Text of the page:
The Centre for the Future of Democracy, based at the University of Cambridge, presents results examining democracy satisfaction levels from a combined dataset spanning multiple countries, 50 years and 4 million respondents. It found that dissatisfaction with democracy had risen over time, particularly in developed democracies, with the rise particularly steep since 2005. The United States, Brazil, Australia and the United Kingdom were among the large democracies currently recording their highest ever levels of dissatisfaction. More positive results were found in the so-called ‘island of contentment’, where satisfaction levels were at record highs. This area is made-up of small, high-income democracies such as Switzerland, Norway and the Netherlands. As a continent, Asia had the greatest number of ‘bright spots’ of satisfaction. The report also considers possible explanations for the overall rise in dissatisfaction. A major factor is believed to be economic and political events, both on a global and a regional level. An increase in dissatisfaction across multiple countries accompanied the 2008 financial crash, the 2009 eurozone crisis, and the 2015 European refugee crisis. Rises in satisfaction, though less common, are also covered, including after the European Council’s agreement to form a European stability mechanism and the resultant lowering of sovereign debt. The report features multiple case studies focusing on results from specific countries and regions.
Gender Diversity in Committee Witnesses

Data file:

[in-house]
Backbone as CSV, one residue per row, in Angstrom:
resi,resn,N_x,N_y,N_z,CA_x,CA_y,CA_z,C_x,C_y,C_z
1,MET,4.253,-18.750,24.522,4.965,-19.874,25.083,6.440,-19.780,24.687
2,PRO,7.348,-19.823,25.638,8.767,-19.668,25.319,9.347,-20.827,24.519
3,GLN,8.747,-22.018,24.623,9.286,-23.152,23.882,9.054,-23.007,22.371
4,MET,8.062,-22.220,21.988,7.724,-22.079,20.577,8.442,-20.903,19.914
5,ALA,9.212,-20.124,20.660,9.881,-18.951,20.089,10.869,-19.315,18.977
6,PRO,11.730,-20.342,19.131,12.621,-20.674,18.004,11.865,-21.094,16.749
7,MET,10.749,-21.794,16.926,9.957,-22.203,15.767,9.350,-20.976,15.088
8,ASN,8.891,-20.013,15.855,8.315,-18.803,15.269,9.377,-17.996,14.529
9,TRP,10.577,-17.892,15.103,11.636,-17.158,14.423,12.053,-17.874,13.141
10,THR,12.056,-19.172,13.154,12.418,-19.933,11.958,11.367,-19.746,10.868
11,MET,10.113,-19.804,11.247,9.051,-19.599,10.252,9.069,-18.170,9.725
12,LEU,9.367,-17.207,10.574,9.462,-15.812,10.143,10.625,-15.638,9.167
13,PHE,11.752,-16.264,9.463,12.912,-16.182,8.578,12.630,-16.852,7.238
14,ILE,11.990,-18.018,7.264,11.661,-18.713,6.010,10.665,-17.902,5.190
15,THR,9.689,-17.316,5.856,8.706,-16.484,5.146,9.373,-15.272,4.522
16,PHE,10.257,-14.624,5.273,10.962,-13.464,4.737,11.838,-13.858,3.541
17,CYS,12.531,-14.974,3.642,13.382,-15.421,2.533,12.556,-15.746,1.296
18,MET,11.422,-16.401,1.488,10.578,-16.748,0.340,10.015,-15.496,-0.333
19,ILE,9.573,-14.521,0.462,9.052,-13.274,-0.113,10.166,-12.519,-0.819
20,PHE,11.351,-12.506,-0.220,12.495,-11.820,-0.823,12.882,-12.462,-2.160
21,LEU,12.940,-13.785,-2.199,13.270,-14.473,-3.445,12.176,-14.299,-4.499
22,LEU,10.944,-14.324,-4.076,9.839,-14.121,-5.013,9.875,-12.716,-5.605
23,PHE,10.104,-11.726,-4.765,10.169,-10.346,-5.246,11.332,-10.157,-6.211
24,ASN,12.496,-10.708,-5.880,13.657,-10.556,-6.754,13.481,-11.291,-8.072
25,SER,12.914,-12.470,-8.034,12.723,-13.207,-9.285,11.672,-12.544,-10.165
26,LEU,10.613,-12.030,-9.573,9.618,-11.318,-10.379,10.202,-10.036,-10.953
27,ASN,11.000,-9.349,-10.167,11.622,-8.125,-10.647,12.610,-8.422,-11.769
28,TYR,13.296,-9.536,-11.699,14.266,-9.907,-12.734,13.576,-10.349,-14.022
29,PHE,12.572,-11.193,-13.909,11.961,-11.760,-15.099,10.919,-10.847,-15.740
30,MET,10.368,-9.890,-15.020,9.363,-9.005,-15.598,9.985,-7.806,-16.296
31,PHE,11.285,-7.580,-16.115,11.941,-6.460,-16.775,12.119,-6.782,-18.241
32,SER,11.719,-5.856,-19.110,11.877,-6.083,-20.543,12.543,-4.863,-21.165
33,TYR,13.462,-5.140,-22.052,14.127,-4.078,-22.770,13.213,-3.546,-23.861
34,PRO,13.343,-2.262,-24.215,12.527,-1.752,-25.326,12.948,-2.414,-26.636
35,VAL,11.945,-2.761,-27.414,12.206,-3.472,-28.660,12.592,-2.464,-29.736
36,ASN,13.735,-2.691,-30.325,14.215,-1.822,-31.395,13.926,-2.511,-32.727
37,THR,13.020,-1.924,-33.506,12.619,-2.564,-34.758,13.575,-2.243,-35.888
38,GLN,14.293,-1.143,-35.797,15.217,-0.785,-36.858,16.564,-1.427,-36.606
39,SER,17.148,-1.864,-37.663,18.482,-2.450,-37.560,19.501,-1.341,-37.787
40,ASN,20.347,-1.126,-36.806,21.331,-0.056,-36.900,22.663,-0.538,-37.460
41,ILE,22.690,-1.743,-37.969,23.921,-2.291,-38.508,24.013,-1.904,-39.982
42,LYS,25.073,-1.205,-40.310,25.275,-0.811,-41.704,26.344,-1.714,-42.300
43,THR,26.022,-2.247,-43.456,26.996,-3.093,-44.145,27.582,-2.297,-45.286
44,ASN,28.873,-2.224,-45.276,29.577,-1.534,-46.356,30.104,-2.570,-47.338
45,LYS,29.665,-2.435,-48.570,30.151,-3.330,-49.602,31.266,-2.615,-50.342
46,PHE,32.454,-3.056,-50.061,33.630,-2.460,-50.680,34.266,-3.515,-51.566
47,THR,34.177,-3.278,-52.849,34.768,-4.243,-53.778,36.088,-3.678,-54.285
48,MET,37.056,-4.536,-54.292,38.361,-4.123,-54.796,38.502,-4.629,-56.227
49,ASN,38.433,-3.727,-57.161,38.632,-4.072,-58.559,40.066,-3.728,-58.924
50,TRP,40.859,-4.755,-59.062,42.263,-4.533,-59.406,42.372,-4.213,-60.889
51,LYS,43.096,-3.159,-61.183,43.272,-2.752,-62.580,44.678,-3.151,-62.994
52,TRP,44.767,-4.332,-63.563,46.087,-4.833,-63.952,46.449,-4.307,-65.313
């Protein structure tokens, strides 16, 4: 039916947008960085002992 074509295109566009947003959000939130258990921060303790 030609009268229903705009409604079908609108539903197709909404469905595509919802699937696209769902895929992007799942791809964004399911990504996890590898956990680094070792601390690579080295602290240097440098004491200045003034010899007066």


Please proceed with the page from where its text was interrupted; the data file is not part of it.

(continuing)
Writing for the LSE British Politics and Policy blog, Hugh Bochel uses the House of Commons sessional returns to examine the gender balance of witnesses appearing before select committees. In 2016–17, only 32% of discretionary witnesses appearing before select committees were female. A 2018 Liaison Committee report on this imbalance set a target of a minimum of 40% female discretionary witnesses and for at least one to be a woman on panels featuring three or more discretionary witnesses. According to the sessional returns, this target was met in the 2017–19 session. However, this figure varied significantly across committees. Some, such as the Women and Equalities and the Work and Pensions committees, had a majority of female discretionary witnesses. Others, such as the International Trade and Transport committees, remained dominated by male witnesses, with less than 10% of the Transport Committee’s discretionary witnesses being female. The number of women appearing before public bill committees stands at 28% of witnesses. Bochel compares these figures to those from the Scottish Parliament. He finds that, although Scottish committees have a wider remit than their Westminster counterparts (including both inquiry work and legislative scrutiny), they have an overall figure of 42% of female witnesses, only 2% off the most recent figures from Westminster. However, if Scottish committees are separated out to more accurately reflect the Westminster system of separate inquiry and legislative committees, the Scottish equivalents of public bill committees received a higher proportion of female witnesses than their Westminster counterparts. Bochel suggests this could be down to a recent drive in Holyrood to increase witness diversity, or because they undertake a broader range of work with a smaller population of witnesses to draw from.